KHB34

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NOAA Weather Radio Station KHB34
Noaa all hazards.svg
City of license Miami, Florida
Broadcast area South Florida metropolitan area
Branding NOAA Weather Radio All Hazards
Slogan "The Voice Of the National Weather Service"
Frequency 162.550 MHz
Format Weather / civil emergency
Language(s) English
Power 1000 watts
HAAT 742 m (2,434 ft)
Class C
Owner NOAA/National Weather Service
Website www.srh.noaa.gov/mfl

KHB34 is a NOAA Weather Radio (NWR) station that serves a part of the South Florida metropolitan area on an assigned frequency of 162.550 MHz; it can also be heard about 60 miles (100 km) east into the Atlantic Ocean, nearly to the Bahamas. Programming originates from NOAA's National Weather Service (NWS) weather forecast office (WFO) in Miami, Florida, with the transmitter located in Andover/Miami Gardens. It continuously broadcasts weather and marine forecasts, as well as civil hazards information, for the following counties in the South Florida region: Miami-Dade and Broward. The radio station plays a vital role in alerting the general public to hazardous weather conditions in an area prone to severe weather events such as lightning storms, tornadoes, waterspouts and hurricanes. The signal also reaches North Key Largo and inland parts of mainland Monroe, eastern Collier, far southeastern Hendry, and most of Palm Beach counties – however it does not issue alerts for those areas.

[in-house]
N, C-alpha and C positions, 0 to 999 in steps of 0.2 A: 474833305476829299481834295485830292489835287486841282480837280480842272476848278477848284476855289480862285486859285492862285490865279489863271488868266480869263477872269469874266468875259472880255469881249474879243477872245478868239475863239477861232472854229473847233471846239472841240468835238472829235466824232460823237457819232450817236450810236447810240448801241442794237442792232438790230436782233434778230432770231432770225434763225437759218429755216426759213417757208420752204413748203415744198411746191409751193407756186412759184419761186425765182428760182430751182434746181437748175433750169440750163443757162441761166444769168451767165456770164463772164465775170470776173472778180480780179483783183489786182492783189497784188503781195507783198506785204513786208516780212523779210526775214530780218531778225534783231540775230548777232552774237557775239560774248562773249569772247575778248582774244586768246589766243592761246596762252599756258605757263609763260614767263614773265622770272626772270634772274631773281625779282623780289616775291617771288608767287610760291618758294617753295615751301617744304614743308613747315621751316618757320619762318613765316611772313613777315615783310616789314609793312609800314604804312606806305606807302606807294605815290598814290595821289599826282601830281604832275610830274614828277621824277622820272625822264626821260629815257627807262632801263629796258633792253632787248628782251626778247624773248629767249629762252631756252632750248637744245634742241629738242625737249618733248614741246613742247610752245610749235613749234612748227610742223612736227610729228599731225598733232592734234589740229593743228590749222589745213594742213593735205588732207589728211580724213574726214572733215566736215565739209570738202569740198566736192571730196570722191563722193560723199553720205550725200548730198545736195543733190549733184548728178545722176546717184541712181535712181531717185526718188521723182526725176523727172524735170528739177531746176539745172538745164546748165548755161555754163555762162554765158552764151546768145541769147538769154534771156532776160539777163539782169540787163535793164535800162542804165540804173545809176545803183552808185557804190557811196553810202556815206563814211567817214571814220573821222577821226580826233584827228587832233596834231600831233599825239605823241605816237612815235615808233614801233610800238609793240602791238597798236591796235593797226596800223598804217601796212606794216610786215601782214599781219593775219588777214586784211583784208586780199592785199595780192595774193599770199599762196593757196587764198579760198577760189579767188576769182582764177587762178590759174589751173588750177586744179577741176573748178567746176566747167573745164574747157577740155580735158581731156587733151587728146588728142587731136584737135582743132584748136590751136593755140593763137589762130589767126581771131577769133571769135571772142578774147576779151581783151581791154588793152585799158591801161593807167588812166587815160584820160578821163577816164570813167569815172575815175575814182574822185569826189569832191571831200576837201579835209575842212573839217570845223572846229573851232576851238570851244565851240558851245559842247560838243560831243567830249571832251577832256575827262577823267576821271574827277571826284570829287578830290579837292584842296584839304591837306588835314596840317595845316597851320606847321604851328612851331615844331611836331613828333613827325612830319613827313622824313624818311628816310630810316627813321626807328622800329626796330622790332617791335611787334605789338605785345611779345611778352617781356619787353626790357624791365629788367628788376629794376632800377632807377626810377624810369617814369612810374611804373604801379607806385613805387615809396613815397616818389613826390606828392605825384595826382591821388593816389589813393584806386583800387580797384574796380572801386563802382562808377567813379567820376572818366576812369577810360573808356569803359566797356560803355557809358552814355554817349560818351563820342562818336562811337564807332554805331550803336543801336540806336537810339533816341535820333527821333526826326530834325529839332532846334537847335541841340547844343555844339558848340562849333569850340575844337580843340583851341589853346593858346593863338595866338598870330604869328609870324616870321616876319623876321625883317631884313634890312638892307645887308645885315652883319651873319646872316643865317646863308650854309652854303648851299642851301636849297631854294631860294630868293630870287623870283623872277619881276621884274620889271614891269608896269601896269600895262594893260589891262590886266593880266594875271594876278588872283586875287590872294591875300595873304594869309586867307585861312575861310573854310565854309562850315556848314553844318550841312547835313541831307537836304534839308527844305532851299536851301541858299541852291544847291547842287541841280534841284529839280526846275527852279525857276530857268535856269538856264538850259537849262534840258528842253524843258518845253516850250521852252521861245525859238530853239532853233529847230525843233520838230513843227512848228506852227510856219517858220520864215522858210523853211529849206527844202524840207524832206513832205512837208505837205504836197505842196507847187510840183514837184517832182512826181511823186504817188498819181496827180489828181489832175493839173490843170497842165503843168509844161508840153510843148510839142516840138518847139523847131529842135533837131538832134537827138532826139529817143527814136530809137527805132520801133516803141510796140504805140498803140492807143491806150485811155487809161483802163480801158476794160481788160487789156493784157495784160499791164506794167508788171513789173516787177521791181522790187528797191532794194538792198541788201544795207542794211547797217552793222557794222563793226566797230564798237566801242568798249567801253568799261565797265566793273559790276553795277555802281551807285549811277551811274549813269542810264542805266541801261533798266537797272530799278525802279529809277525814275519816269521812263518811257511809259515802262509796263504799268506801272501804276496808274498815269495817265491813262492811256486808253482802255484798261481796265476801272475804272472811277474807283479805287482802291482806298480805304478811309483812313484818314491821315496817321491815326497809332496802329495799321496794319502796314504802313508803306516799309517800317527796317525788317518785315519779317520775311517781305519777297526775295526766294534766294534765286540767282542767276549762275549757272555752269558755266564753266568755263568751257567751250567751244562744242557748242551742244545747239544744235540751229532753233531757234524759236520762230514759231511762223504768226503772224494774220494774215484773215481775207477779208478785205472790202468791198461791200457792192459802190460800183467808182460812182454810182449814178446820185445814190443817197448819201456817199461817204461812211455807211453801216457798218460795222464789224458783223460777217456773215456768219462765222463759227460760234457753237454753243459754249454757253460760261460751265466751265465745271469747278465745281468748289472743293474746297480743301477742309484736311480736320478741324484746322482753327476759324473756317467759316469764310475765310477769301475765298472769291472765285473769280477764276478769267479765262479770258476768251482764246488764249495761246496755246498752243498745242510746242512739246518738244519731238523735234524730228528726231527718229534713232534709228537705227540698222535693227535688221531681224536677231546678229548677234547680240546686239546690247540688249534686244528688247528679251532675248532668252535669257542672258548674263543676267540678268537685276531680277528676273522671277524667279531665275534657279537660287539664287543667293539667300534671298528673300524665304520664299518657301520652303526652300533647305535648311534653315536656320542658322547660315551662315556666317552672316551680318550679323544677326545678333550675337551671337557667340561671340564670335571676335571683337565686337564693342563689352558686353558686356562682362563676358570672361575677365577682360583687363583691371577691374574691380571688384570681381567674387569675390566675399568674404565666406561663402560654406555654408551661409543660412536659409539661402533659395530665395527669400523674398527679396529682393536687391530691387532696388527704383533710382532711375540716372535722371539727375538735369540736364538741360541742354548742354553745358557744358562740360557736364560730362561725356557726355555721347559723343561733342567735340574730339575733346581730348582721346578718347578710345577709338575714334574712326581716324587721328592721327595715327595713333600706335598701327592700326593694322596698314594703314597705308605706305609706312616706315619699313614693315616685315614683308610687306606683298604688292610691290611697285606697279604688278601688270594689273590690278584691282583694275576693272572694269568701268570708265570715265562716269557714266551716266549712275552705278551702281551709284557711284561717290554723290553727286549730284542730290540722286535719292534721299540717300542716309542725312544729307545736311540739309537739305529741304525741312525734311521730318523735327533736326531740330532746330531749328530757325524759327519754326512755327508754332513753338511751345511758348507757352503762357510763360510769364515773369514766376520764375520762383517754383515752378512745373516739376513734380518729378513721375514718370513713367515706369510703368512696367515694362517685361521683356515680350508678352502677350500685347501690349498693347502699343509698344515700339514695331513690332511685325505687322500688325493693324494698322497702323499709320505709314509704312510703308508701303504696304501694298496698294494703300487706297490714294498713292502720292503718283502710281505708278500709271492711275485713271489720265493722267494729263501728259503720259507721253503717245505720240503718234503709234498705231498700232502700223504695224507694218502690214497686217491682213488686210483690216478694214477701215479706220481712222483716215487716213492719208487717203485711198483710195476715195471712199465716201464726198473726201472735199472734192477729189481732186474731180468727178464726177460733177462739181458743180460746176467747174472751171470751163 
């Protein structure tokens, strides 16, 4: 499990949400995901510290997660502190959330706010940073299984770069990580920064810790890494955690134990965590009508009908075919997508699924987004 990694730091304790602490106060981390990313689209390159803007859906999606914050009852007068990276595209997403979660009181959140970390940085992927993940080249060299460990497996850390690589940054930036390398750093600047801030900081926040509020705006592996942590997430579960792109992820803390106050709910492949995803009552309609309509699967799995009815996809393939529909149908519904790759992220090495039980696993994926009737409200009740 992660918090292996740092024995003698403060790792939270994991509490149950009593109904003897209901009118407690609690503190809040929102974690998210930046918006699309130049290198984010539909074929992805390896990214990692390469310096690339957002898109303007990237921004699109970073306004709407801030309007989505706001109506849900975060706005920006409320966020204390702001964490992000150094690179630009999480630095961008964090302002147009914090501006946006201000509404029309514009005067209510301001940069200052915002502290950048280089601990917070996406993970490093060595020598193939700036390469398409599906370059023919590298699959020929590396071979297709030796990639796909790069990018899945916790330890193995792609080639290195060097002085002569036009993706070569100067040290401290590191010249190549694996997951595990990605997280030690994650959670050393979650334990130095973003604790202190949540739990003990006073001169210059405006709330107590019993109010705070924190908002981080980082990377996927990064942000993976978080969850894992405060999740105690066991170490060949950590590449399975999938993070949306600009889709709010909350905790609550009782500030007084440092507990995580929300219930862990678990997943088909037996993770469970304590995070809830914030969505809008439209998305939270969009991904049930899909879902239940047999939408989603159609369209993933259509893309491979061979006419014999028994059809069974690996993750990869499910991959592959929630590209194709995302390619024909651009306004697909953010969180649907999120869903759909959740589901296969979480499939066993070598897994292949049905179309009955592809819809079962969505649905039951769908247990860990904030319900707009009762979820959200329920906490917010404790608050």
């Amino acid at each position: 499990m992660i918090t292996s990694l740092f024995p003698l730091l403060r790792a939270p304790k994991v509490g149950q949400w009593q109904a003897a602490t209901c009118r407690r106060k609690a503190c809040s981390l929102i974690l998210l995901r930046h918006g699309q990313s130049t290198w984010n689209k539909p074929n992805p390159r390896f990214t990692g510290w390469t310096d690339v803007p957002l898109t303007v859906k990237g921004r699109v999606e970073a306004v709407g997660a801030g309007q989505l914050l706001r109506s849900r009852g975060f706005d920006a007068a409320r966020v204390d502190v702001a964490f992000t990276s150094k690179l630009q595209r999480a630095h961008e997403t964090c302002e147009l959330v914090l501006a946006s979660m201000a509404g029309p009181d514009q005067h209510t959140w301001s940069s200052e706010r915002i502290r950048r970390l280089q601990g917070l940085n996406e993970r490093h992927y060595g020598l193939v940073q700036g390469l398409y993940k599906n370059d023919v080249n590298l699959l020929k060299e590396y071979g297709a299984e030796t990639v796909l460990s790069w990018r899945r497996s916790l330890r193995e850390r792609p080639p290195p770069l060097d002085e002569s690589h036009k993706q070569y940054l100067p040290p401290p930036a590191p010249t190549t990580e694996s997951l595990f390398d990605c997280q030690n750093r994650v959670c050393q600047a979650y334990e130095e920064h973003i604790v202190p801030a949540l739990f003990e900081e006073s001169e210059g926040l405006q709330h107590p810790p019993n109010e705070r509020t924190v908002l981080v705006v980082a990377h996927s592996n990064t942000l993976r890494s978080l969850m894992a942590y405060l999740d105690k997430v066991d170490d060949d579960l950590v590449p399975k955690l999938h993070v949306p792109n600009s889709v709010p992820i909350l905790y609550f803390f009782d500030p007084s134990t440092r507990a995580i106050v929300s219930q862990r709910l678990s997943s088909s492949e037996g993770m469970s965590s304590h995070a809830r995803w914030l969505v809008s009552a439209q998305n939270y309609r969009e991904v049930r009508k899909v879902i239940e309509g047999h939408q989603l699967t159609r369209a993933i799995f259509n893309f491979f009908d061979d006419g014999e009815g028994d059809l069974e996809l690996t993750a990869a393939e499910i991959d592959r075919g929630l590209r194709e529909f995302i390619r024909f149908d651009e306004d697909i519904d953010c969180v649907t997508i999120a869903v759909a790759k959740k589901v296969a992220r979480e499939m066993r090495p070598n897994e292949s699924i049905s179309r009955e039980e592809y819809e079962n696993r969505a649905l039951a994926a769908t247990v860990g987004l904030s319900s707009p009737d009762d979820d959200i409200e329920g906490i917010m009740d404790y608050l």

There are other adjacent NWR stations that serve the forecast area. WNG663 (162.425 MHz) also covers Miami-Dade from Princeton, near Homestead, as well as mainland Monroe and the Upper Keys. Other stations programmed by the Miami-South Florida WFO include: KEC50 Mangonia Park/West Palm Beach (162.475 MHz) to the north, serving Palm Beach County and the adjacent coastal waters; WXM58 Belle Glade (162.400 MHz) to the northwest, in western Palm Beach County near Lake Okeechobee; and WWG92 Naples (162.525 MHz) to the northwest, near Florida's west coast, serving Collier, Hendry and a portion of mainland Monroe County.

Recognizing the need to serve the local area's large Spanish-speaking population, NWS added a low-power station in June 2012, WZ2531 (162.500 MHz) transmitting from Hialeah - the first dedicated Spanish language NWR station in Florida. Its broadcast, featuring a computer-synthesized voice known by the nickname "Javier", covers Miami-Dade and Broward counties.

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